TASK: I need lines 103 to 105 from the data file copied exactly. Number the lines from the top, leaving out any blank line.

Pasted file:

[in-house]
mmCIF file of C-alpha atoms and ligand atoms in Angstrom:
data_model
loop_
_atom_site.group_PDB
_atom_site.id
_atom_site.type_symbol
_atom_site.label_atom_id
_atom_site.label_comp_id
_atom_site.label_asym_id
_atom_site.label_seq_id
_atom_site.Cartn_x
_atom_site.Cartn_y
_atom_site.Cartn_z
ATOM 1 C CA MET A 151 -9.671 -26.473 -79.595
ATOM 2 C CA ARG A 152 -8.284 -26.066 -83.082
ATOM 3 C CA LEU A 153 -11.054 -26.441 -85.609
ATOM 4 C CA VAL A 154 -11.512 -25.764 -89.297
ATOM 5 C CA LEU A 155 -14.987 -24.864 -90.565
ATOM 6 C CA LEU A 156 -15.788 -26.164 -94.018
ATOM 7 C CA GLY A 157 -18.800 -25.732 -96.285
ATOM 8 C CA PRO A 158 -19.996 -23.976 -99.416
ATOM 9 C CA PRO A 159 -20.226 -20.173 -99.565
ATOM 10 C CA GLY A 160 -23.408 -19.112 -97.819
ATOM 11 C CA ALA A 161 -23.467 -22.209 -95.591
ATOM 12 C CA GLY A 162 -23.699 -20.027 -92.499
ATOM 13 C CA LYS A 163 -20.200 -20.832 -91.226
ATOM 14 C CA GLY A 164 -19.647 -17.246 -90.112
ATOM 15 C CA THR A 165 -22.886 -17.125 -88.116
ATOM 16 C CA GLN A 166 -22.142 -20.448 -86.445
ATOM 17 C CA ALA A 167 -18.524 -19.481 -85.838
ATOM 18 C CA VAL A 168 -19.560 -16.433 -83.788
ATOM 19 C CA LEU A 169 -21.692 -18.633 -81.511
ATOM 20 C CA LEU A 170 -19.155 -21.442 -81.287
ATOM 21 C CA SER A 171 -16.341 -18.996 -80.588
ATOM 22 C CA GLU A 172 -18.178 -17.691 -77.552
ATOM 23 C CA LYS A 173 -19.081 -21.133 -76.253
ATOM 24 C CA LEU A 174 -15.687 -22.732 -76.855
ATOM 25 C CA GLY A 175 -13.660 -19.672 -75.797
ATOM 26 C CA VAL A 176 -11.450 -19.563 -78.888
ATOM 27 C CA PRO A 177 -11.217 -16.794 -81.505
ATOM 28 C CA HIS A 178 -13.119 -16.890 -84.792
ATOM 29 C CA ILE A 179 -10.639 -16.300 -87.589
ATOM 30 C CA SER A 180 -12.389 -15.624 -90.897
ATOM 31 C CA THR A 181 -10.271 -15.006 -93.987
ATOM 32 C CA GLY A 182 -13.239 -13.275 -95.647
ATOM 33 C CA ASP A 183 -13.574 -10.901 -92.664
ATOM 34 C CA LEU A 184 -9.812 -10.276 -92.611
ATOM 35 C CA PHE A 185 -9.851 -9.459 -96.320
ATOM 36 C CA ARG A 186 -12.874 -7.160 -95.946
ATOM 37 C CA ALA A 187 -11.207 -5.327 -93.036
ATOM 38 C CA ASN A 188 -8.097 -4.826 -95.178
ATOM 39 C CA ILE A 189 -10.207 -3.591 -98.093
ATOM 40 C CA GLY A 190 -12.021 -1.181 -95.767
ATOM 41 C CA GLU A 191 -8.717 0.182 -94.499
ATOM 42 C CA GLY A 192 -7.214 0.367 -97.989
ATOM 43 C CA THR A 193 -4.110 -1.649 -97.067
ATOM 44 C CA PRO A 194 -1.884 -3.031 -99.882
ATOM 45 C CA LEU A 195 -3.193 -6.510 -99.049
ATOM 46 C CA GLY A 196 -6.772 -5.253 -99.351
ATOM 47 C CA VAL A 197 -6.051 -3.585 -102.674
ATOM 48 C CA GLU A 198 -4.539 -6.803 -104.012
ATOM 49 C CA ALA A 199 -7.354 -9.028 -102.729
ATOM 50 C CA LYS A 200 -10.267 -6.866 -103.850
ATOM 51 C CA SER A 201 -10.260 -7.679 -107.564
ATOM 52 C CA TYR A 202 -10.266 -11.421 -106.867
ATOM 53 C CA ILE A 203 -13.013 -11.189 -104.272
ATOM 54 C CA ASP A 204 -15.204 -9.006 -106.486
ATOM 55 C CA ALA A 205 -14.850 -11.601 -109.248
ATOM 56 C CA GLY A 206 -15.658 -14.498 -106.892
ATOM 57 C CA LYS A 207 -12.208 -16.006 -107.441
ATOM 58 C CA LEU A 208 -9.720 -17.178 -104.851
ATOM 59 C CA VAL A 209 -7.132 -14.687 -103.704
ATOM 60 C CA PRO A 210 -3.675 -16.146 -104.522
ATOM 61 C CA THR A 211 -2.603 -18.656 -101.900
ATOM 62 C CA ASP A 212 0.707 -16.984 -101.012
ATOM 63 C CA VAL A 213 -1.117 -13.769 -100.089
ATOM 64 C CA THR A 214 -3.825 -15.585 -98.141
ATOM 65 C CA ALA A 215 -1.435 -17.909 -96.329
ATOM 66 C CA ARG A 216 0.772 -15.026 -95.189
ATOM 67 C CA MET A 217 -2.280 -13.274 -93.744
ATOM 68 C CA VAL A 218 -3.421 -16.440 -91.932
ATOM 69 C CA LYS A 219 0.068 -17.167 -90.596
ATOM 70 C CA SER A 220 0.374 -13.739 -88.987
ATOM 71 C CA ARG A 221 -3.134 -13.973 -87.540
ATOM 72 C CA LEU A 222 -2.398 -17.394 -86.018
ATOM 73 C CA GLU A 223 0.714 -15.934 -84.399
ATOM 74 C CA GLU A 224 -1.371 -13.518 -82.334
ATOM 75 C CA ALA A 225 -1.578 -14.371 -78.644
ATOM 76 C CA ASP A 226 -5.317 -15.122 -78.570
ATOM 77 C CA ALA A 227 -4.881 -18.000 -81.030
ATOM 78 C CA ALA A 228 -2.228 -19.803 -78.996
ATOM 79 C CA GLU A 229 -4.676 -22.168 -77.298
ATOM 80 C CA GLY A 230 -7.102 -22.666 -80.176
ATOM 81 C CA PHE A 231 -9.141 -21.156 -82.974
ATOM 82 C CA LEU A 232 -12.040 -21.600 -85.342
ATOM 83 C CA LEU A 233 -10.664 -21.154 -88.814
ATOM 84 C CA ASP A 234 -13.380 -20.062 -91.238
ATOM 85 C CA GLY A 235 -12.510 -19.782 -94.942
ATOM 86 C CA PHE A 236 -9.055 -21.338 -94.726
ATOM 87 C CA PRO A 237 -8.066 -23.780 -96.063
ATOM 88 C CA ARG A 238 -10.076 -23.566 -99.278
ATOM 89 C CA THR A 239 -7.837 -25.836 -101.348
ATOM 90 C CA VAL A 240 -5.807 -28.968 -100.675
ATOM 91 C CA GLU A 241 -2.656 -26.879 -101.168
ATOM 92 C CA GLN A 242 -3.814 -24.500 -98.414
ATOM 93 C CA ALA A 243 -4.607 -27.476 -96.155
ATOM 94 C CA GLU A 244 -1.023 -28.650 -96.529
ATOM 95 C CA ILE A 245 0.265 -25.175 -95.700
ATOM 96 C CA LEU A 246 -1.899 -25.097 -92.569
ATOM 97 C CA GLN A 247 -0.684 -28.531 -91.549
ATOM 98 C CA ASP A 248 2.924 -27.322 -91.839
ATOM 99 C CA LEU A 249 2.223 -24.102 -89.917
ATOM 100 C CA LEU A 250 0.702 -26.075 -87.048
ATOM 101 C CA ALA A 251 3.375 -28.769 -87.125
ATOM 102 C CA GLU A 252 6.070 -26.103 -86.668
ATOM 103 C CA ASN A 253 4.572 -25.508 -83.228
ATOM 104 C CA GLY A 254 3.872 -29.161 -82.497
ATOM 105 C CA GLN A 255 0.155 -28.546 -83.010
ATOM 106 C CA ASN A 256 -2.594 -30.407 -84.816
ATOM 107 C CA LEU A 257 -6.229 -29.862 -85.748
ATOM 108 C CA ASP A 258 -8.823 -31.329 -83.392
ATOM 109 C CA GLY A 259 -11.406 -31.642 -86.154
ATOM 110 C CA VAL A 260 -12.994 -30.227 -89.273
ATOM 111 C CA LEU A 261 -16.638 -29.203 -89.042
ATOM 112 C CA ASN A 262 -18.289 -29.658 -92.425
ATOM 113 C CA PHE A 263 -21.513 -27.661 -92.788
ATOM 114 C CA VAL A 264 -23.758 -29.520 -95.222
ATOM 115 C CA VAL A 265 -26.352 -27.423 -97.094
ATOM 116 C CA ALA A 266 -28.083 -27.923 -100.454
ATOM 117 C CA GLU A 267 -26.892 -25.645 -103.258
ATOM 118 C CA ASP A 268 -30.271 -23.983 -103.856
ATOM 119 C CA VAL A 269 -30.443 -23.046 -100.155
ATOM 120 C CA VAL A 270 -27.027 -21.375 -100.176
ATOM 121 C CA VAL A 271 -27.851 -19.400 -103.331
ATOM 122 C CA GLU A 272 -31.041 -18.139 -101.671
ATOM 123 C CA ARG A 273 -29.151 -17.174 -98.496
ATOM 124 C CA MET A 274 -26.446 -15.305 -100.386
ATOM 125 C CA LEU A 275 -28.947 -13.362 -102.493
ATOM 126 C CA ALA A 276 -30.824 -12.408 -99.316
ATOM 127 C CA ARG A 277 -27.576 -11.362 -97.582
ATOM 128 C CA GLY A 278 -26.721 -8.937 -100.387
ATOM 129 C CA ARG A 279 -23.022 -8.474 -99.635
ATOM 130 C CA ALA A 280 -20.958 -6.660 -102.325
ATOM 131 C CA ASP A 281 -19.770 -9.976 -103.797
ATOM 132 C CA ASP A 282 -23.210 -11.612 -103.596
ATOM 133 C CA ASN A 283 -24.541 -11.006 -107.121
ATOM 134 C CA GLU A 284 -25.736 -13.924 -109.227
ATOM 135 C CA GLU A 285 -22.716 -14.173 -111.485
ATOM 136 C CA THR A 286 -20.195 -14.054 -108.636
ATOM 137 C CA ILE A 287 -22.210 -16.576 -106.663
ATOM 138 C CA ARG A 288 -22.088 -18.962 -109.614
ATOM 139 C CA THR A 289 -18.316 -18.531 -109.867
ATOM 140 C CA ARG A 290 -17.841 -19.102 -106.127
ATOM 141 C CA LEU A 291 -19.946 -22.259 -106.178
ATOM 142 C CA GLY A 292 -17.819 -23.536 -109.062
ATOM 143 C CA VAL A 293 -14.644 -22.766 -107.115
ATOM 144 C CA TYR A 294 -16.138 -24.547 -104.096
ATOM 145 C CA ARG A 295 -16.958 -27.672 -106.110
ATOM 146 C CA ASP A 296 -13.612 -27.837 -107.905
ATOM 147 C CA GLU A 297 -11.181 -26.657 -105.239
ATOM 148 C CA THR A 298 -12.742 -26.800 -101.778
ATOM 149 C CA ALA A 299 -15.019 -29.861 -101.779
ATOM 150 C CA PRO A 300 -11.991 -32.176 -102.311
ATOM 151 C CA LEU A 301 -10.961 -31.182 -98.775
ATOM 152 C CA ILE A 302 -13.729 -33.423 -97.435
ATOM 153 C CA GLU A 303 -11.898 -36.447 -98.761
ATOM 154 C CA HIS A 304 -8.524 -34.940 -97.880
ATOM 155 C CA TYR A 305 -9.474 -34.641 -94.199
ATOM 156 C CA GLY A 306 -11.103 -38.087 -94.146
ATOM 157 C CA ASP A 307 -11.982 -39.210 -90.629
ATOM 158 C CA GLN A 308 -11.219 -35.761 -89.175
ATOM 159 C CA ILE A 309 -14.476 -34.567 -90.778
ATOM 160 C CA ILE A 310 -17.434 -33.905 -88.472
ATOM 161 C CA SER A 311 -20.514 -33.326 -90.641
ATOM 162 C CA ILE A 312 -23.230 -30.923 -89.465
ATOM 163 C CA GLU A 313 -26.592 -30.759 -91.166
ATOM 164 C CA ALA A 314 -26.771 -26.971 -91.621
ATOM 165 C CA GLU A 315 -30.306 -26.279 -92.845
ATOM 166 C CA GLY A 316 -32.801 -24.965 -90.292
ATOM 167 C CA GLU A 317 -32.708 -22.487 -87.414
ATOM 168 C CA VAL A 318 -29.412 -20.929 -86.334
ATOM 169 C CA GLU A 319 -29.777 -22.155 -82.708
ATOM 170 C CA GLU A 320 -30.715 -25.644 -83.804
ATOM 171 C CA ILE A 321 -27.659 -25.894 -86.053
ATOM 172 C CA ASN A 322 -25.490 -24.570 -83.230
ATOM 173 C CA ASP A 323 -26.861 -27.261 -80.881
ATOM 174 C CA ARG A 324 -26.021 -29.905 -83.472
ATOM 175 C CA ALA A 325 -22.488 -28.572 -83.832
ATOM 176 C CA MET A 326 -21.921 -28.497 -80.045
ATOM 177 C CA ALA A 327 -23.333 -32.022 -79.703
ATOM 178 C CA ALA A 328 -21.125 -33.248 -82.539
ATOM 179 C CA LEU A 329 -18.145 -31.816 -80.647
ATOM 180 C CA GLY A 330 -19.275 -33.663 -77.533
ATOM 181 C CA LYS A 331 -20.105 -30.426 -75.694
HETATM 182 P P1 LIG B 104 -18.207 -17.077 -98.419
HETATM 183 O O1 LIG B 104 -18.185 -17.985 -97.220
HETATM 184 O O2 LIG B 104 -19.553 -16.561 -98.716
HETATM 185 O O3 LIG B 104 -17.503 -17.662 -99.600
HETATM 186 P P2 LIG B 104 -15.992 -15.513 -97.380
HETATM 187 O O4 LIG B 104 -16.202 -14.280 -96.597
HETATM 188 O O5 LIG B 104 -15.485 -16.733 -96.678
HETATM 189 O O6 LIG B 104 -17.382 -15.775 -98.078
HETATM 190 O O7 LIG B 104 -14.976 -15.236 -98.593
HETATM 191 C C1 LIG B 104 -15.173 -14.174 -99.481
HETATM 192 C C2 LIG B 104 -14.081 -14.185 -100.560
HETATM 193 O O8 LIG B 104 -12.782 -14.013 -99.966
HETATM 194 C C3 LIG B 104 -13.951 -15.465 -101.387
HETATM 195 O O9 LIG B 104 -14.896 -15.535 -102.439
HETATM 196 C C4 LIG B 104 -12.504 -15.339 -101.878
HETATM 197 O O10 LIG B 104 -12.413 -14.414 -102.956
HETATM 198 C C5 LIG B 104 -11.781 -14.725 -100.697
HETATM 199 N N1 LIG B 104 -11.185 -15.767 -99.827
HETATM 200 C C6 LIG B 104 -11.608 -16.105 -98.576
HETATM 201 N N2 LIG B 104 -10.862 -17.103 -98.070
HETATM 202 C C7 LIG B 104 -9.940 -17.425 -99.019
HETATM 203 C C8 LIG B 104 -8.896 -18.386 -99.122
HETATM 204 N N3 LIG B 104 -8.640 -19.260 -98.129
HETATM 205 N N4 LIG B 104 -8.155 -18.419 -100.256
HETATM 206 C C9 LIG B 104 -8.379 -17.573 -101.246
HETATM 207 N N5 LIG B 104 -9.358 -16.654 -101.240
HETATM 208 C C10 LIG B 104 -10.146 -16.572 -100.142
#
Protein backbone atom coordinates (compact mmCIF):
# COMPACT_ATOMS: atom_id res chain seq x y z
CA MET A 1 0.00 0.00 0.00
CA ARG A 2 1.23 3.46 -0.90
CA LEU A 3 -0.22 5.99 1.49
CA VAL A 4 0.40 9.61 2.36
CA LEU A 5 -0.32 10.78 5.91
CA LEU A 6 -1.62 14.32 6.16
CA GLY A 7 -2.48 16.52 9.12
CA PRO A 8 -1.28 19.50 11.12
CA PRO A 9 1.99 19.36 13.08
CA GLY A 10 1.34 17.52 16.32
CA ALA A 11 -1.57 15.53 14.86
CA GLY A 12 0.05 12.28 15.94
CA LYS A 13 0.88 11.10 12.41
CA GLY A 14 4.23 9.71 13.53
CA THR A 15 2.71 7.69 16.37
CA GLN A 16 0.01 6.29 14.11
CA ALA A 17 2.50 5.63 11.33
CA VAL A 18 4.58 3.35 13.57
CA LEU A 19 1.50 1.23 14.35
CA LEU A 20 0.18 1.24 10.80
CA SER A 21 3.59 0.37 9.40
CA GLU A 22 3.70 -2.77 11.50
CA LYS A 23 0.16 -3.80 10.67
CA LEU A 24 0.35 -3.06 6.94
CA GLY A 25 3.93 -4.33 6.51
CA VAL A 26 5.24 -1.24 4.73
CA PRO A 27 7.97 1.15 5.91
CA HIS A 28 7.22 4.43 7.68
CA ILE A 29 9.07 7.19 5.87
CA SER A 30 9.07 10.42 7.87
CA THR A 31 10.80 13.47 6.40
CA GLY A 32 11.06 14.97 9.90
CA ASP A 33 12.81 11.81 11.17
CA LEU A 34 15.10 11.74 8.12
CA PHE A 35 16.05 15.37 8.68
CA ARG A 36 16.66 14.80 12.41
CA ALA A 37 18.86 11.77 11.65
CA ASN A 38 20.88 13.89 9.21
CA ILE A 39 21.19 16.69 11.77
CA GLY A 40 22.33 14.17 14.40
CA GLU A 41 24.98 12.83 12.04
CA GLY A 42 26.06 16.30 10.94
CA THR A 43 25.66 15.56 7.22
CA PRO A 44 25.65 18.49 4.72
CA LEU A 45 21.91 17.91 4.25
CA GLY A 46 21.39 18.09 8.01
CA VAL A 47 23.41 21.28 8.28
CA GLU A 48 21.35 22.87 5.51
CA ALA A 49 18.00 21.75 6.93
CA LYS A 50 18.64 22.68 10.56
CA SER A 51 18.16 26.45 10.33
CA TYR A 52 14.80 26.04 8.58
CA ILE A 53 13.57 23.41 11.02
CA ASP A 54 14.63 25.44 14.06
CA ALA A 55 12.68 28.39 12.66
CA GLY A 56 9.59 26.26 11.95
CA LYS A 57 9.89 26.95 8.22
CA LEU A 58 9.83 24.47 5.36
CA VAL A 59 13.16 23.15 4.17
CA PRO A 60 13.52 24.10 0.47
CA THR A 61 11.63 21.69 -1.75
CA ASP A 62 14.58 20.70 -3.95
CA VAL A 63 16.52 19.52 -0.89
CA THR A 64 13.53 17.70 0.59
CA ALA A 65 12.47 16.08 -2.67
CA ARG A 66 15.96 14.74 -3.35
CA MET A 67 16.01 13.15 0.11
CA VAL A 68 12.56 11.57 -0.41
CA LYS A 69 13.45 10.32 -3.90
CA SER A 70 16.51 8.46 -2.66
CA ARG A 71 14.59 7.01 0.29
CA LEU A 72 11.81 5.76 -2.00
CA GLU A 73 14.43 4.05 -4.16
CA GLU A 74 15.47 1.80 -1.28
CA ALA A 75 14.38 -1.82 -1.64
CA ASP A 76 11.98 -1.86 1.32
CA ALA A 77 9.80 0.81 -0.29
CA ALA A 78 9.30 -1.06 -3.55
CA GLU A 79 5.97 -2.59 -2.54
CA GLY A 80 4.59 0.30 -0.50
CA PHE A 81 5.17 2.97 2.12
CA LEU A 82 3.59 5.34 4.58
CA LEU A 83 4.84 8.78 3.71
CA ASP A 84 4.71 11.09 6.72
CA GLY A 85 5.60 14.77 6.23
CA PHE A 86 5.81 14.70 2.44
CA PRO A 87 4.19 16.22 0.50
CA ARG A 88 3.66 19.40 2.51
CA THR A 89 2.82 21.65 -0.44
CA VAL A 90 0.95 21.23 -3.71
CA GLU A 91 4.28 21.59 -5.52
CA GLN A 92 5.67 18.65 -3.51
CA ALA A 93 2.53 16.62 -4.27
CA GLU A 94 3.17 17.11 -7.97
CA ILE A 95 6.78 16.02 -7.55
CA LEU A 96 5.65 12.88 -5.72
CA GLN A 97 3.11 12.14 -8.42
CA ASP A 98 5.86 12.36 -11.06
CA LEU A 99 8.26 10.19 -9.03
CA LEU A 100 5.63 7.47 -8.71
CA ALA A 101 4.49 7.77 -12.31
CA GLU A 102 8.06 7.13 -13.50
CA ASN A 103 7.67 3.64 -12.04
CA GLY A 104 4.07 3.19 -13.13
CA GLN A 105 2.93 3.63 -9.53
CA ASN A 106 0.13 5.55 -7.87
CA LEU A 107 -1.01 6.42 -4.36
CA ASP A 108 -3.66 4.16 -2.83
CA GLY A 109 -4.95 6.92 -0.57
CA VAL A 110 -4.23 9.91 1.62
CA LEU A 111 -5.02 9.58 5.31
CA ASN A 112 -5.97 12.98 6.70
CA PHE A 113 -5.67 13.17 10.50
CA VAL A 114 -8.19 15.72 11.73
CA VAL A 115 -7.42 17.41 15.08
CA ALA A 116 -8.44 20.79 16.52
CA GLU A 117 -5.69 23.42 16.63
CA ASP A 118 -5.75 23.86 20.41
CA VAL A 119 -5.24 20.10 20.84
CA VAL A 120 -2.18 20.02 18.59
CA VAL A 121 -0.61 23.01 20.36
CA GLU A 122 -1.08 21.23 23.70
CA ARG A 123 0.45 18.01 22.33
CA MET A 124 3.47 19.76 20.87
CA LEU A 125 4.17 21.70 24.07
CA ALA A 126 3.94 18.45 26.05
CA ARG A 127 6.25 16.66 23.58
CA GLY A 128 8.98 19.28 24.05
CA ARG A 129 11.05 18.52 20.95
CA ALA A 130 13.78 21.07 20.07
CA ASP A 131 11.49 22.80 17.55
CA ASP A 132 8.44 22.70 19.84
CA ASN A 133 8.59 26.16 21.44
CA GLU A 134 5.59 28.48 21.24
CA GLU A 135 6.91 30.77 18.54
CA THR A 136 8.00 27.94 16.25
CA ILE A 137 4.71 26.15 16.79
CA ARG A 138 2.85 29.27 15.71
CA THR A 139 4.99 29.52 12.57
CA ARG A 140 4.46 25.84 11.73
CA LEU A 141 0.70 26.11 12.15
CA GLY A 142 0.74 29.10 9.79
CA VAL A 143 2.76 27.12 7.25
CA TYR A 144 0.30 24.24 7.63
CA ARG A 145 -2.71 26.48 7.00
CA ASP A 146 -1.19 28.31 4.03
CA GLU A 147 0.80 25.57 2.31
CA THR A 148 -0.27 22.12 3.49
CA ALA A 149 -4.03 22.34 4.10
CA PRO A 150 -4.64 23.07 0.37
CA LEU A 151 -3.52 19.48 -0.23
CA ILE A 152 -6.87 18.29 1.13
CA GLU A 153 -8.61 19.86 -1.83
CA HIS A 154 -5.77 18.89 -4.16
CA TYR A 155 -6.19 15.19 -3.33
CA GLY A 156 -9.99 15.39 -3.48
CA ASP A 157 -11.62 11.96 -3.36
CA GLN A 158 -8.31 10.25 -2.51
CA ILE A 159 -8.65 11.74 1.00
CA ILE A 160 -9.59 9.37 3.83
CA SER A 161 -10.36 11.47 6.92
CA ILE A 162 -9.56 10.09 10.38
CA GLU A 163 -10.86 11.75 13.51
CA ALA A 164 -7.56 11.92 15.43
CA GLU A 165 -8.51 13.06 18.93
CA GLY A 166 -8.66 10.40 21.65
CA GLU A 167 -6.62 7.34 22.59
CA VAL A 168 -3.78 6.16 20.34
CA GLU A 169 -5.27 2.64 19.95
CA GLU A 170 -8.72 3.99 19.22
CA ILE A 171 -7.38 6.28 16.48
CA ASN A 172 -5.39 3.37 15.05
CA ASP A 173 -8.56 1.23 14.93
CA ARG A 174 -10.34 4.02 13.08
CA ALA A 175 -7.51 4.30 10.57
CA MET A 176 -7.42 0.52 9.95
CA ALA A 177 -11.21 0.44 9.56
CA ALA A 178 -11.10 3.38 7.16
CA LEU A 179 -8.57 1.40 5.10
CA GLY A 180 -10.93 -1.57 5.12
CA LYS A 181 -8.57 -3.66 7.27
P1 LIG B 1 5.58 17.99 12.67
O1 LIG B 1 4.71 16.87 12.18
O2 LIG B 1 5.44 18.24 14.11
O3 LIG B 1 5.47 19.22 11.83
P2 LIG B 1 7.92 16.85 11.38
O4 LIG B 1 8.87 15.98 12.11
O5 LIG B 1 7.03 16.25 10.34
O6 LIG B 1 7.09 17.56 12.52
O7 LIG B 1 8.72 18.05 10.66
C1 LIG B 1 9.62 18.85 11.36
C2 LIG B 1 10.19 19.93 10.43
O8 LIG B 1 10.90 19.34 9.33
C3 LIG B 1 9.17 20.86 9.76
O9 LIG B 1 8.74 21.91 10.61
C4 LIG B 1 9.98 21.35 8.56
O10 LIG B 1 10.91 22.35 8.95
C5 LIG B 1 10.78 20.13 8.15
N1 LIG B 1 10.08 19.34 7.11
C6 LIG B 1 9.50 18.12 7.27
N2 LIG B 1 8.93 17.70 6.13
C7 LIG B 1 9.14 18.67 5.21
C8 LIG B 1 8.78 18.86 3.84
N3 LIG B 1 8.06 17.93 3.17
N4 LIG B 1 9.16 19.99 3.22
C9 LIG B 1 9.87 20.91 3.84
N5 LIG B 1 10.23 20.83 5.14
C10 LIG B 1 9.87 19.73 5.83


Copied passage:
ATOM 89 C CA THR A 239 -7.837 -25.836 -101.348
ATOM 90 C CA VAL A 240 -5.807 -28.968 -100.675
ATOM 91 C CA GLU A 241 -2.656 -26.879 -101.168